The Carnyx was a brass musical instrument used as a psychological weapon of war by the ancient Celts between 300...

Archaeologists have found an intriguing Iron Age “shrine” in the Yorkshire Wolds

19 September 2021

19 September 2021

Archaeologists have discovered an interesting ancient Iron Age “shrine” in the Yorkshire Wolds, which was marked out by meticulously placed...

Analysis of 13,000-Year-Old Bones Reveals Violent Raids in Prehistoric ‘Jebel Sahaba’

28 May 2021

28 May 2021

Since its discovery in the 1960s, the 13-millennium-old Jebel Sahaba cemetery (Nile Valley, Sudan) has been regarded as one of...

New research determines portable toilets of the ancient Roman world

11 February 2022

11 February 2022

New research published today reveals how archeologists can determine when a pot was used by Romans as a portable toilet,...

6,000-year-old island settlement found off the Croatian coast

24 June 2021

24 June 2021

Archaeologist Mate Parica, a professor at the University of Zadar, noticed something unusual while examining satellite images of Croatia‘s coastline....

Earliest evidence for intestinal parasites in the UK came from Stonehenge

20 May 2022

20 May 2022

Researchers think they have discovered the earliest evidence for intestinal parasites in the UK. Ancient poop found at the site...

New study reveals Dog ancestry can be traced back to two separate wolf populations

30 June 2022

30 June 2022

An international group of geneticists and archaeologists with participation of the University of Potsdam have found that the ancestry of...

Scientists reveal new discovery inside the Pyramid of Khufu

20 March 2023

20 March 2023

An Egyptian pyramid for 4,500 years is still spilling secrets. After a years-long project using modern technology to reveal the...

A unique gold brooch talisman with inscriptions in Latin and Hebrew was found in the UK

19 February 2022

19 February 2022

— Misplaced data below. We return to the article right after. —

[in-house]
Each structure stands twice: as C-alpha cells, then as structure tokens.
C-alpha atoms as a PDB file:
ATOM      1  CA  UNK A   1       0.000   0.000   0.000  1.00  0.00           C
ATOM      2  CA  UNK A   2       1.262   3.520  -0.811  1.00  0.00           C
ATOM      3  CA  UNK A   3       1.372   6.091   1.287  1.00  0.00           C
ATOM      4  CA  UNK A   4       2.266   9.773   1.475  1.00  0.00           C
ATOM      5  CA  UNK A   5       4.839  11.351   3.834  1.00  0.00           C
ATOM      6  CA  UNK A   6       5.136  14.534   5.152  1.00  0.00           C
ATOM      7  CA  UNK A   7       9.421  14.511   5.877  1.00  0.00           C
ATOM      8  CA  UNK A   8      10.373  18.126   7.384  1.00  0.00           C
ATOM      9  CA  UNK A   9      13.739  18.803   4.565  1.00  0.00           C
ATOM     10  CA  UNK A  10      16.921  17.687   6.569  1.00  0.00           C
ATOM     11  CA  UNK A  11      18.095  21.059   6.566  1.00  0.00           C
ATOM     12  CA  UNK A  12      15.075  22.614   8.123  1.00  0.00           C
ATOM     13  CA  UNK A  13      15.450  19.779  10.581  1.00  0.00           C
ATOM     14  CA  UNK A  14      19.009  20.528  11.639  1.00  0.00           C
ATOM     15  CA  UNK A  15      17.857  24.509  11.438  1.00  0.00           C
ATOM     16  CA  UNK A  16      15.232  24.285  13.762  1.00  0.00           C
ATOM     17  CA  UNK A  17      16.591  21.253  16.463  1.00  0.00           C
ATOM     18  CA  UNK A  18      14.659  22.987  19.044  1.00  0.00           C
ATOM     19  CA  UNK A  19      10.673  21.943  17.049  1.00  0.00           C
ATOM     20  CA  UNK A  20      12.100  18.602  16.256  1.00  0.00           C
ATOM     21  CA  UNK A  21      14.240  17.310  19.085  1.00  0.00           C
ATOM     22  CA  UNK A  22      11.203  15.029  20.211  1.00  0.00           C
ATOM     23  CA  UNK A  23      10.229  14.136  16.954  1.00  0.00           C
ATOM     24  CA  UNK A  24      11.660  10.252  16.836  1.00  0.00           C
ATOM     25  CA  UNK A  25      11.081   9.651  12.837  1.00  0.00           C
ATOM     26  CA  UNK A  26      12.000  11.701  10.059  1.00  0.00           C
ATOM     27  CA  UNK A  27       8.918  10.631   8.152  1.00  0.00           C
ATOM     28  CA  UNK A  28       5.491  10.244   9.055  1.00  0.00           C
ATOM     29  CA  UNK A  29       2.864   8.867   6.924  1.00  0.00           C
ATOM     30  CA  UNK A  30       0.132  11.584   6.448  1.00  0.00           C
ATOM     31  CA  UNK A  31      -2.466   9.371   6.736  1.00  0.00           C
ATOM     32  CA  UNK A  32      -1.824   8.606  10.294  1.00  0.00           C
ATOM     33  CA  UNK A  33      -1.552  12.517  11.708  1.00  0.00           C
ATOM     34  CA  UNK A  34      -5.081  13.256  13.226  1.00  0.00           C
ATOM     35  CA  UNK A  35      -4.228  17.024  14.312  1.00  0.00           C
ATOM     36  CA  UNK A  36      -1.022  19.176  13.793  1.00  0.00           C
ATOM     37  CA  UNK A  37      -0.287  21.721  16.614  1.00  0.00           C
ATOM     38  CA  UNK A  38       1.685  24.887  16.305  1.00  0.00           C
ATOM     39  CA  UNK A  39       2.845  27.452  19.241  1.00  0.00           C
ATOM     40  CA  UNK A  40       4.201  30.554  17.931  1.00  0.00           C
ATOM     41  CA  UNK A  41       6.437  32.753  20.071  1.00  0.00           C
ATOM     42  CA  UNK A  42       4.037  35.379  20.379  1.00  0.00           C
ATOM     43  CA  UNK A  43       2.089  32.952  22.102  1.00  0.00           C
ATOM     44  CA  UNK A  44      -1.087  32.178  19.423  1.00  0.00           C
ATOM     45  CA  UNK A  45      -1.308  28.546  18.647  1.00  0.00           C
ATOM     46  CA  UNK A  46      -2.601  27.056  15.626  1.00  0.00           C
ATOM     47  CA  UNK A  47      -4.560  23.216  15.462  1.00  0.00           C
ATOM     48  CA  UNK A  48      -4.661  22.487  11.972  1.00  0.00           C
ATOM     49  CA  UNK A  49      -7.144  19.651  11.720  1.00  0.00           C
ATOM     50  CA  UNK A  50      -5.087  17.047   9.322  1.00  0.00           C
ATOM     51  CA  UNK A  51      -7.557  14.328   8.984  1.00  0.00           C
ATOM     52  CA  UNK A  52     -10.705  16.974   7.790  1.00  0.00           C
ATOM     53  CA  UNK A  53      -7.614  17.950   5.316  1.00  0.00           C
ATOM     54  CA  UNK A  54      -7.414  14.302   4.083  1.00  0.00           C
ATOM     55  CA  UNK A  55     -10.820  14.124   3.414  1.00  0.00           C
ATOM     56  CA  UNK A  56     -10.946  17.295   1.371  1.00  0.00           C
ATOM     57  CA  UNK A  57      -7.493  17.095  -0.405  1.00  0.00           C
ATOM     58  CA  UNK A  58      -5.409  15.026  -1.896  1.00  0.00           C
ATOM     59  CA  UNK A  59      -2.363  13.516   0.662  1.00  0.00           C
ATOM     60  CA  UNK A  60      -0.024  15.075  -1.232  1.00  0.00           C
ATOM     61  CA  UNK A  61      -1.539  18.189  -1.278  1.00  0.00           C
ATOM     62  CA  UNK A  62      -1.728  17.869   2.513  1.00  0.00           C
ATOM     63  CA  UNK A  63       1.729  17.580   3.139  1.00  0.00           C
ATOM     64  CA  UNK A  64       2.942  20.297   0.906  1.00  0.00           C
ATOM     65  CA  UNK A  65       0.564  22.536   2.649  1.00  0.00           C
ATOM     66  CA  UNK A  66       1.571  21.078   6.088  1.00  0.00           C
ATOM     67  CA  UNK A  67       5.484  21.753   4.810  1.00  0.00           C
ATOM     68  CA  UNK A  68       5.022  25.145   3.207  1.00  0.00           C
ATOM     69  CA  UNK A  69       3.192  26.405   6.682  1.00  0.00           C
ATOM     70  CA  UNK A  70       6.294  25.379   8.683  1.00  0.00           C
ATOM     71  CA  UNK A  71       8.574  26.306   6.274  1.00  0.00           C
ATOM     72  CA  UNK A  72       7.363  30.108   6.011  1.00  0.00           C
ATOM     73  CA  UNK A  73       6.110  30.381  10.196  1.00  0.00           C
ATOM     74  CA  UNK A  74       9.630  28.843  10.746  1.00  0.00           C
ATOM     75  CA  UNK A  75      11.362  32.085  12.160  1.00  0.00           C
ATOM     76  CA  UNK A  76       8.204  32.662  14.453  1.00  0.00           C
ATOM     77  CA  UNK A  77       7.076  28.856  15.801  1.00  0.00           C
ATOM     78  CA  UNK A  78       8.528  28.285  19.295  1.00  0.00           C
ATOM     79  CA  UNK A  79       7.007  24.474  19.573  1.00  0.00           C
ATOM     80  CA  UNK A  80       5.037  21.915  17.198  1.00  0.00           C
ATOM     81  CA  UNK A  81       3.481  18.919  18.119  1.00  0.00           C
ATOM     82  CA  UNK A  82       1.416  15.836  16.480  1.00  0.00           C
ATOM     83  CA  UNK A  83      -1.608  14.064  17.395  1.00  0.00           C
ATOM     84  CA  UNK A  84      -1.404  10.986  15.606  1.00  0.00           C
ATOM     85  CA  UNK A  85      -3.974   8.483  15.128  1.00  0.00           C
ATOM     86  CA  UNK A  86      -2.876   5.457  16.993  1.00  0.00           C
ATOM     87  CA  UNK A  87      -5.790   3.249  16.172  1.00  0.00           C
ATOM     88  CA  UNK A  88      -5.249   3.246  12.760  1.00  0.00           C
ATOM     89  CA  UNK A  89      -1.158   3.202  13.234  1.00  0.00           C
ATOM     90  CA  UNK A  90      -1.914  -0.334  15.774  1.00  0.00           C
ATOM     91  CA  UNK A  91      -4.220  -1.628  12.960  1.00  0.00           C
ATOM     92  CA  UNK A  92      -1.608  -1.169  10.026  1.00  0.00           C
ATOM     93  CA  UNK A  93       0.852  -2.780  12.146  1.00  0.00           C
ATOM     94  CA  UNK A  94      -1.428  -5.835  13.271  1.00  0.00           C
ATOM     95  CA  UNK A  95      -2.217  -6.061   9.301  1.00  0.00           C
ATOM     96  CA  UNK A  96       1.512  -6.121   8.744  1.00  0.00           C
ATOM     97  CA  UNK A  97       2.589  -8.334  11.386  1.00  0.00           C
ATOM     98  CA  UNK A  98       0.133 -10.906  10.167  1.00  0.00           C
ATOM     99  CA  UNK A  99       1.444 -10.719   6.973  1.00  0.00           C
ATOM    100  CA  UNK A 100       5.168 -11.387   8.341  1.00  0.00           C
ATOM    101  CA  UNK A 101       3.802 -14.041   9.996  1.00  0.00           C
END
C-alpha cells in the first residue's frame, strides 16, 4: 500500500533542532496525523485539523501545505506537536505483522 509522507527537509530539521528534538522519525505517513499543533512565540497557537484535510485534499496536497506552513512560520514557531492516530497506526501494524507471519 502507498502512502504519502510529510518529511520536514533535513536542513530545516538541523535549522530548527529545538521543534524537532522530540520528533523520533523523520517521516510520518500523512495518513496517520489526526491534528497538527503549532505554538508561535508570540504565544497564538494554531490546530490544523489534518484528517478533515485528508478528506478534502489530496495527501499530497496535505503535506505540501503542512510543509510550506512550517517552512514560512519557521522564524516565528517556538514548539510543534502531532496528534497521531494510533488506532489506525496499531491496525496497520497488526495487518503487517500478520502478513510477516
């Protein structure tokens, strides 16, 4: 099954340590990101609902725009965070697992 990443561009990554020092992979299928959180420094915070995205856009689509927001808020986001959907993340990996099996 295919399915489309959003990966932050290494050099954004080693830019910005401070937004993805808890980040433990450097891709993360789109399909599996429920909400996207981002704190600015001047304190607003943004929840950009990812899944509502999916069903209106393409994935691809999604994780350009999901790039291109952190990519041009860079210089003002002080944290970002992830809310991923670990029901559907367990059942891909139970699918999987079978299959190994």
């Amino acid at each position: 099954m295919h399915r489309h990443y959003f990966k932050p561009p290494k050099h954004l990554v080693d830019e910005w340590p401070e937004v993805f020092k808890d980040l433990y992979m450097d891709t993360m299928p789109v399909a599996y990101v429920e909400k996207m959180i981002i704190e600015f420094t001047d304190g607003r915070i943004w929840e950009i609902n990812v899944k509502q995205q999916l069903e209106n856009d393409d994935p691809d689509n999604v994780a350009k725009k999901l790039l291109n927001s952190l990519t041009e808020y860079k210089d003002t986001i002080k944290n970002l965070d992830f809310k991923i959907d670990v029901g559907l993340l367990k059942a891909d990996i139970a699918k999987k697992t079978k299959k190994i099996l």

A Medieval gold annular brooch with prayerful inscriptions has been discovered in the parish of Manningford in Wiltshire, in the...

Mysterious and Life-size camel carvings have been found in Saudi Arabian desert

4 October 2023

4 October 2023

Archaeologists have found life-size camel carvings on a rock near the southern border of Saudi Arabia’s Nafud desert. The Neolithic...

Freshwater and marine shells used as ornaments 30,000 years ago discovered in Spain

7 June 2023

7 June 2023

In Malaga’s Cueva de Ardales, up to 13 freshwater and marine shells that were carefully transformed by humans between 25,000...

Unique Scythian glass pendants found in the Poltava region of Ukraine

8 October 2021

8 October 2021

Archaeologists have unearthed unique amphora-shaped pendants near the town of Kotelva in the Poltava oblast of central Ukraine. A team...

Underwater excavations start at 1,700-year-old ancient Black Sea port Kerpe

20 September 2021

20 September 2021

The traces of the ancient harbor on the Black Sea coast of Kerpe, in Kocaeli’s Kandıra district, are being brought...

A Large Roman Building Discovered on the Limmat

13 April 2024

13 April 2024

In the Steinacher area (Canton of Aargau) on the Limmat there was a Roman settlement that was significantly larger than...

World’s Smallest Stegosaurus Track Found

14 March 2021

14 March 2021

The smallest trace of stegosaurus in the world that lived 155 million years ago was found. Stegosaurus, a herbivorous dinosaur,...